CIO explains asset manager’s technology success and why it’s doubling down on disruptors
Evolve ETFs is focusing on what works best for them: disruptive tech.
Evolve CIO Elliot Johnson took WP under the hood of the CARS automobile innovation ETF. He explained how the product aims for diversity in an area where headlines typically revolve around one or two products. Johnson believes that product aims for the less-obvious side of auto innovations. He laid out how CARS fits into Evolve’s strategic focus on tech disruptors, a focus they’re now renewing.
“Tech innovation is where we’ve planted our flag, it's where we’ve built our brand,” Johnson told WP. “CARS was one of our original products launched as part of a line of disruptive technology funds. It was the second best performing [unlevered equity ETF] in Canada last year. So themes that we’ve identified as being absent from the marketplace are actually delivering great performance for investors.”
Evolve launched the CARS fund in September of 2017 building it around the auto-industry’s ACES category. ACES, Johnson explained, stands for autonomous, connected, electric, and shared. More than just a fund investing in marquee electric car companies like Tesla, CARS is designed to broadly invest in the supply chains behind the whole ACES category.
Autonomous doesn’t just mean investment in self-driving cars, it means investing in lane change warning indicators now commonplace in most new models. Connected means investing in semiconductor companies like Nvidia or AMD, as well as smartphone and GPS infrastructure. Shared means investing in more than just Uber and Lyft, Johnson explained that nearly every major auto company is developing a rideshare subsidiary. Electrification might be the most recognizable part of CARS but it touches on initiatives that almost every major auto manufacturer has in the works.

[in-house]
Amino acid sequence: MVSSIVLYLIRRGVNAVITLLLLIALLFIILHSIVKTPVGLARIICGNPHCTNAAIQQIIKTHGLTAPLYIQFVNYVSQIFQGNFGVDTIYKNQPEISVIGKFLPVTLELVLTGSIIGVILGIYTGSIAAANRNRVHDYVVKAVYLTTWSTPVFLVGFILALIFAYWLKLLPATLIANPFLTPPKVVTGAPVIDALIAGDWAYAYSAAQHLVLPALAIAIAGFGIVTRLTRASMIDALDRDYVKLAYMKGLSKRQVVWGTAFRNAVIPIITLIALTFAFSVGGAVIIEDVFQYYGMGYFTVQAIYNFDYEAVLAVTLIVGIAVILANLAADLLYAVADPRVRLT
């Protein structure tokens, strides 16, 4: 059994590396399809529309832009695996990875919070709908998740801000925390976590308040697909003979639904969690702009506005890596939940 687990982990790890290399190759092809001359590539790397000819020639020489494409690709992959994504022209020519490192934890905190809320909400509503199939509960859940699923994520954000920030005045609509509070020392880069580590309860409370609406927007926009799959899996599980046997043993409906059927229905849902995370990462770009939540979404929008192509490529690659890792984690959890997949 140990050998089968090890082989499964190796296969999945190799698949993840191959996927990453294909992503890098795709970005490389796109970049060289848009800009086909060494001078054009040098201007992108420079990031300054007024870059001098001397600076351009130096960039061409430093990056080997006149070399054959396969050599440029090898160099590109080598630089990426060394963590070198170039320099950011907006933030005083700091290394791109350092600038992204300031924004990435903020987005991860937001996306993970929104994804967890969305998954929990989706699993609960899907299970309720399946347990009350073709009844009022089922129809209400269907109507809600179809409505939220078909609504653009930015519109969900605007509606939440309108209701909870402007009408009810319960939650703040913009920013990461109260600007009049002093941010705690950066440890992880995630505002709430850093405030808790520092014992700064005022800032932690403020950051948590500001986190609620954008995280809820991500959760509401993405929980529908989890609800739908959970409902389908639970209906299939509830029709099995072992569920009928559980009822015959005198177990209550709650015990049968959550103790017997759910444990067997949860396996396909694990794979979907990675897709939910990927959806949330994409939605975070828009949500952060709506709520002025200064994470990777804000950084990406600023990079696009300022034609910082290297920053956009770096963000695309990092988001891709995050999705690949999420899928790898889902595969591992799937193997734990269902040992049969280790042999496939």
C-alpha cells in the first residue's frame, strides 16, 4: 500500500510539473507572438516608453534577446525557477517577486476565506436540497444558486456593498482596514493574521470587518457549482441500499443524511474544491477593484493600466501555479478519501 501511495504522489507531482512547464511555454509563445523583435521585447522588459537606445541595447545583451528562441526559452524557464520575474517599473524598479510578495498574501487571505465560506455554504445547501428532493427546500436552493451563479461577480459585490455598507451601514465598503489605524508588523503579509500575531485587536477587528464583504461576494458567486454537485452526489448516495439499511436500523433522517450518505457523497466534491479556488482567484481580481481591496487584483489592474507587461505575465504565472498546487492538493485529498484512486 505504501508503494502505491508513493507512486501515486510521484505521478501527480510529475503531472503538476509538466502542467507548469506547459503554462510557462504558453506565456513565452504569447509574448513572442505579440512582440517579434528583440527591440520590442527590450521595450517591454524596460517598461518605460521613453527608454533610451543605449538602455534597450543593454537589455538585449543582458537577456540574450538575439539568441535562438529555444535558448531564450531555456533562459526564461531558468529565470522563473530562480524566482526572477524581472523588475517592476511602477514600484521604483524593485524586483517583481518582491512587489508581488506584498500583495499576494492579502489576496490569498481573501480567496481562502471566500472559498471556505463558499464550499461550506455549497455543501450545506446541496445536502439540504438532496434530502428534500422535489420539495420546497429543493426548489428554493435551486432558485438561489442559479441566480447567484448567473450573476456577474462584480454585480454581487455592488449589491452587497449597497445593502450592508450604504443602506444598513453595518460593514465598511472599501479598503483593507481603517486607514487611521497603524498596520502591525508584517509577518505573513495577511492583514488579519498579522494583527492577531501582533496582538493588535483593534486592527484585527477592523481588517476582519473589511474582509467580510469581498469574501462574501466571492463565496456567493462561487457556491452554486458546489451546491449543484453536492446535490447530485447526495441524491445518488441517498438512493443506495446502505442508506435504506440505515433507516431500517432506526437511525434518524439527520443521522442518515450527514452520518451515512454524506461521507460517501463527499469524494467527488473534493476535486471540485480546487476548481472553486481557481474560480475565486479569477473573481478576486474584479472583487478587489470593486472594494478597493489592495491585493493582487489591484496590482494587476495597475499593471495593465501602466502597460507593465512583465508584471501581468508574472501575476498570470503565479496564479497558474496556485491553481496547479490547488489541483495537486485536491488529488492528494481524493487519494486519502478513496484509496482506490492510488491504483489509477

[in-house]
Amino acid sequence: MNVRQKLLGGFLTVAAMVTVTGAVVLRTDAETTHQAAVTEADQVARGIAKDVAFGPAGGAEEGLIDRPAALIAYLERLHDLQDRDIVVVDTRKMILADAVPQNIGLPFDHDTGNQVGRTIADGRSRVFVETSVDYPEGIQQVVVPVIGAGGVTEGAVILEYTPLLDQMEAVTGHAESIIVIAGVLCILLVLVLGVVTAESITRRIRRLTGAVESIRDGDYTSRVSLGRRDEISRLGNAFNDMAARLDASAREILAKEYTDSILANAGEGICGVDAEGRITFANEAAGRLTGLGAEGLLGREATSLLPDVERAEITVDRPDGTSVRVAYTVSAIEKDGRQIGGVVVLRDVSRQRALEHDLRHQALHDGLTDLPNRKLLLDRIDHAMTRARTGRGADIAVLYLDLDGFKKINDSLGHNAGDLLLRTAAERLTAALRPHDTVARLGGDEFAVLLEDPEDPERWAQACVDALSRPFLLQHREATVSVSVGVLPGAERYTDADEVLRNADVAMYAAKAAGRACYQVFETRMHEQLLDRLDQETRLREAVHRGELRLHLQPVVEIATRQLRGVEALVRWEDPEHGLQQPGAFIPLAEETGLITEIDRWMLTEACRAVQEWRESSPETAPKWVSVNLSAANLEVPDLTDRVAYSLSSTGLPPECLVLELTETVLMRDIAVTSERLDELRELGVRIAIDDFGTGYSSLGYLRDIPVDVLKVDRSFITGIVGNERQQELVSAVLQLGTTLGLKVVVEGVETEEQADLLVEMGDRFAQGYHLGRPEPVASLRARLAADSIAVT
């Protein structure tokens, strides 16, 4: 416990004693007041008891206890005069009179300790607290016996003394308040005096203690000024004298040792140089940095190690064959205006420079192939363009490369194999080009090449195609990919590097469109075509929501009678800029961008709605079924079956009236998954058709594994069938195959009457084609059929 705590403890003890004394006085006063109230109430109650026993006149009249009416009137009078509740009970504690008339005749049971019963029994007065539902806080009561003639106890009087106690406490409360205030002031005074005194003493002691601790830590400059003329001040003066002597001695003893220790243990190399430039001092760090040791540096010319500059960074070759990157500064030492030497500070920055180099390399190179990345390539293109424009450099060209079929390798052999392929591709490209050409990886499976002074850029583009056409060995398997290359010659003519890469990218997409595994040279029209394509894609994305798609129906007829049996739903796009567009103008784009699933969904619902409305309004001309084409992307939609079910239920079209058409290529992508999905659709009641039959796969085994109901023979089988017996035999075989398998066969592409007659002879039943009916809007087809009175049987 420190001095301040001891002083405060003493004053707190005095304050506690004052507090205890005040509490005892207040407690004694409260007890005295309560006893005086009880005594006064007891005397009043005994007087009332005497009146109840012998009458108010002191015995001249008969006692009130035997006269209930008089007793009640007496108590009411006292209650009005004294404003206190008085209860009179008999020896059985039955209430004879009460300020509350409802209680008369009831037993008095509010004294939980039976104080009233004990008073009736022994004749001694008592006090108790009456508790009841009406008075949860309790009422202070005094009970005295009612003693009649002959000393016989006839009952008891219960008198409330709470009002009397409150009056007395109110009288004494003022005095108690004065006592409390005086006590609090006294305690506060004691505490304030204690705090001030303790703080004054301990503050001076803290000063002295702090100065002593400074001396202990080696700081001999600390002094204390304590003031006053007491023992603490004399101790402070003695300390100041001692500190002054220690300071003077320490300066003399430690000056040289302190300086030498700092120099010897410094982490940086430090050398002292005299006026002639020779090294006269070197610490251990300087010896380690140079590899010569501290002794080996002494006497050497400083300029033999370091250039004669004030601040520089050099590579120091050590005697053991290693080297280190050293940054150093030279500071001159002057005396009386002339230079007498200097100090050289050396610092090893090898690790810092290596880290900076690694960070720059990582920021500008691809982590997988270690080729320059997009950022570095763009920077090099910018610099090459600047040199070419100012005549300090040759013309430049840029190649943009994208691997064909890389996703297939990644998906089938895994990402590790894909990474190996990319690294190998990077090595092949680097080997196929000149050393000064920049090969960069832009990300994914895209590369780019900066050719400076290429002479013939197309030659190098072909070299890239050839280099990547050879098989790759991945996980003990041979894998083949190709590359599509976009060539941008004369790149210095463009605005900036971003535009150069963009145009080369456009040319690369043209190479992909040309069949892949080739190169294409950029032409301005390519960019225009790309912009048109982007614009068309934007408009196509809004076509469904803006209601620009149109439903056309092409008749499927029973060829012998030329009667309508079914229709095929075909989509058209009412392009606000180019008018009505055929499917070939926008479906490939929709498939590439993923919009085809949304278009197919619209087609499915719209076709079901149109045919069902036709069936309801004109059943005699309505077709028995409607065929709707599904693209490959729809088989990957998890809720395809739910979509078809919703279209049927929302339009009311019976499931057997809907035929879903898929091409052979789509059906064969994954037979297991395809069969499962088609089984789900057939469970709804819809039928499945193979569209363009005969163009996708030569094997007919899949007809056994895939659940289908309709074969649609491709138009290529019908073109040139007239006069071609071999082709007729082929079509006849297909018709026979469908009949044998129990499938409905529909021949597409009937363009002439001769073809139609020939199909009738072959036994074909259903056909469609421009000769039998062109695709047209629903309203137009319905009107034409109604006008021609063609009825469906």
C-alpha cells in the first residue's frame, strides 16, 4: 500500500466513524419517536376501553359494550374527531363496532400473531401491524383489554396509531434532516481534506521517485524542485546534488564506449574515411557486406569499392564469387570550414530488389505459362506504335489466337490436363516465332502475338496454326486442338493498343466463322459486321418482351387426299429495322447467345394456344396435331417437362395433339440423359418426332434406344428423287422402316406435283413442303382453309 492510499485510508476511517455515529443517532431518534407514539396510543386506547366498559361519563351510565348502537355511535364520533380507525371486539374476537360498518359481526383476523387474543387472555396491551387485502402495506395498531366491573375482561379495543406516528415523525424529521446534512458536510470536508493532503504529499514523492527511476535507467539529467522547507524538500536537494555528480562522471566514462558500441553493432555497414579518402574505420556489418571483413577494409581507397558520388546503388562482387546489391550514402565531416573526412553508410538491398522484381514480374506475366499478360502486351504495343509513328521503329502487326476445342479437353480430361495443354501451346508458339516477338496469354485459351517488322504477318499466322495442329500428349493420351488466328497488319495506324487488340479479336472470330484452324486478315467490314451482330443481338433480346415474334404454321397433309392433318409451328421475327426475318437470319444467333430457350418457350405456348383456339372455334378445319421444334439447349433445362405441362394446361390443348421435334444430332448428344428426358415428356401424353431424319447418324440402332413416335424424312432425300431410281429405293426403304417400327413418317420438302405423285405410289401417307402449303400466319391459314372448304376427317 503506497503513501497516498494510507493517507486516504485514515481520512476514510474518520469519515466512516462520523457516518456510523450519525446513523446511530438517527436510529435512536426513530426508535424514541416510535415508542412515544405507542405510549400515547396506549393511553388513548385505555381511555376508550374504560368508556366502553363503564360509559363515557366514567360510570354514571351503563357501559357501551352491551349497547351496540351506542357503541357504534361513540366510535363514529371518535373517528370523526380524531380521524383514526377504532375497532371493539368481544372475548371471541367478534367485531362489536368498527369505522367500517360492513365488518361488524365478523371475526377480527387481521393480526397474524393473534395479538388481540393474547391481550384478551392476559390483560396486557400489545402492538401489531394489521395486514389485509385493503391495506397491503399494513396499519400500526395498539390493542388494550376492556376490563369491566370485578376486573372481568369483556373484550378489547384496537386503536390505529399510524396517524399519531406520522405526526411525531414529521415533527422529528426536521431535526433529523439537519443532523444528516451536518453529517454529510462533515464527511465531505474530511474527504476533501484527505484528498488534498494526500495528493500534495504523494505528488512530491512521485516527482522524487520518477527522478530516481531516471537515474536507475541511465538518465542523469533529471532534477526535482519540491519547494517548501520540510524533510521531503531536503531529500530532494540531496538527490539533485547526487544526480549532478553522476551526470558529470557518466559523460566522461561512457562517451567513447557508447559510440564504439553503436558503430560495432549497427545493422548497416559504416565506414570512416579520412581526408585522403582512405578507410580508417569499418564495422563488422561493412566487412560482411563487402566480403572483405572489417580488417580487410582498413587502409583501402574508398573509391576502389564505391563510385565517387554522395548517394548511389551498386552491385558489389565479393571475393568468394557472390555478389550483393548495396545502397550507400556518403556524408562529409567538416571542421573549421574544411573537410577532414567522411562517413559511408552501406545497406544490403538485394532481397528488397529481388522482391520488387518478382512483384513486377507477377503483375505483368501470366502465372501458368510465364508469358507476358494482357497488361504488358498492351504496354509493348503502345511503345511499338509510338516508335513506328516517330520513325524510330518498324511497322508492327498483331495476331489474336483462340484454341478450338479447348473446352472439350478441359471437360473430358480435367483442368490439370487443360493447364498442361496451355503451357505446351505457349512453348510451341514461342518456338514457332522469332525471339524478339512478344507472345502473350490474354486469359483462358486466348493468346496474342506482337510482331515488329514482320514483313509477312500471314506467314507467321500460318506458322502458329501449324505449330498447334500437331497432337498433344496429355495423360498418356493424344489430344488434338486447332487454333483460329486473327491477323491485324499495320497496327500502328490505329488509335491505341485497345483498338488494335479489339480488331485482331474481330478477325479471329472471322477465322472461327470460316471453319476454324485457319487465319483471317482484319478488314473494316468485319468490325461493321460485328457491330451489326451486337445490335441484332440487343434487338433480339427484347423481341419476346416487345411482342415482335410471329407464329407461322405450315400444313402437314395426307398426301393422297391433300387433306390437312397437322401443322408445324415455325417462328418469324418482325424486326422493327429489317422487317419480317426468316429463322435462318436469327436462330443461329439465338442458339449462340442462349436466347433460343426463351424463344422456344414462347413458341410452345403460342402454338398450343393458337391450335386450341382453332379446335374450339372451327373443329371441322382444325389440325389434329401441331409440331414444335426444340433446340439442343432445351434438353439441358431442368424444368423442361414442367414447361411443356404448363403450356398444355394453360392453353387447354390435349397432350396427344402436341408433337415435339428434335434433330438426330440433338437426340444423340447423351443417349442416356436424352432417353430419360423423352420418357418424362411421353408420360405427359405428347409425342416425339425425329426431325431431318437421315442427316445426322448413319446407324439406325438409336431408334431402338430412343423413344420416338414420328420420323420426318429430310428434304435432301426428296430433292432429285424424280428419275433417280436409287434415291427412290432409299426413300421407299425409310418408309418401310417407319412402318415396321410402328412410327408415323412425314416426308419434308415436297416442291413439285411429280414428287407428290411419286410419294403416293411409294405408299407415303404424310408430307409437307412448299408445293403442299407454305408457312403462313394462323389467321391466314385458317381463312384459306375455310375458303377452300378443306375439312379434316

“Go to the Auto Show where you can see all this stuff laid out for you,” Johnson said. “Every car company out there has got certainly electrification front and centre.”
The CARS portfolio, tied to the Solactive Future Cars Index, is comprised of around 16% automakers and 67% supply chain. Johnson said that supply chain is what differentiates CARS from just buying Tesla stock.
Johnson pointed out that as much as Tesla’s had a great year, up over 25% by December 31, it suffered a 46% drawdown in the first half of 2019. CARS didn’t have any drawdown and ended up returning 51.96% over the year.
“We doubled the performance of Tesla if you held it point to point for the year, without a drawdown of almost 50%,” Johnson explained.
Despite its successes on the tech front, Evolve recently announced the closure of two marijuana ETFs and its North American Gender Diversity Index Fund.
“We've been in the marketplace for just over two years and we have to take a hard look at our product line from time to time and decide if there are any products that are not gathering assets,” Johnson explained. “Even though we may be passionately excited about the prospects of those investment categories, at some point, we have to say we're not able to get traction in the marketplace.”
Johnson is disappointed by the performance of the Gender Diversity Fund, though noted that other providers have also suffered losses on similar products. He sees the marijuana closures as a product of circumstance: blaming regulatory tangles in Canada and the vaping crisis in the States delaying federal legalization efforts.
“It does allow us to refocus on what we know is working,” he said. “I think our tech innovation is definitely striking a chord with investors and we want to be able to put more resources towards that.”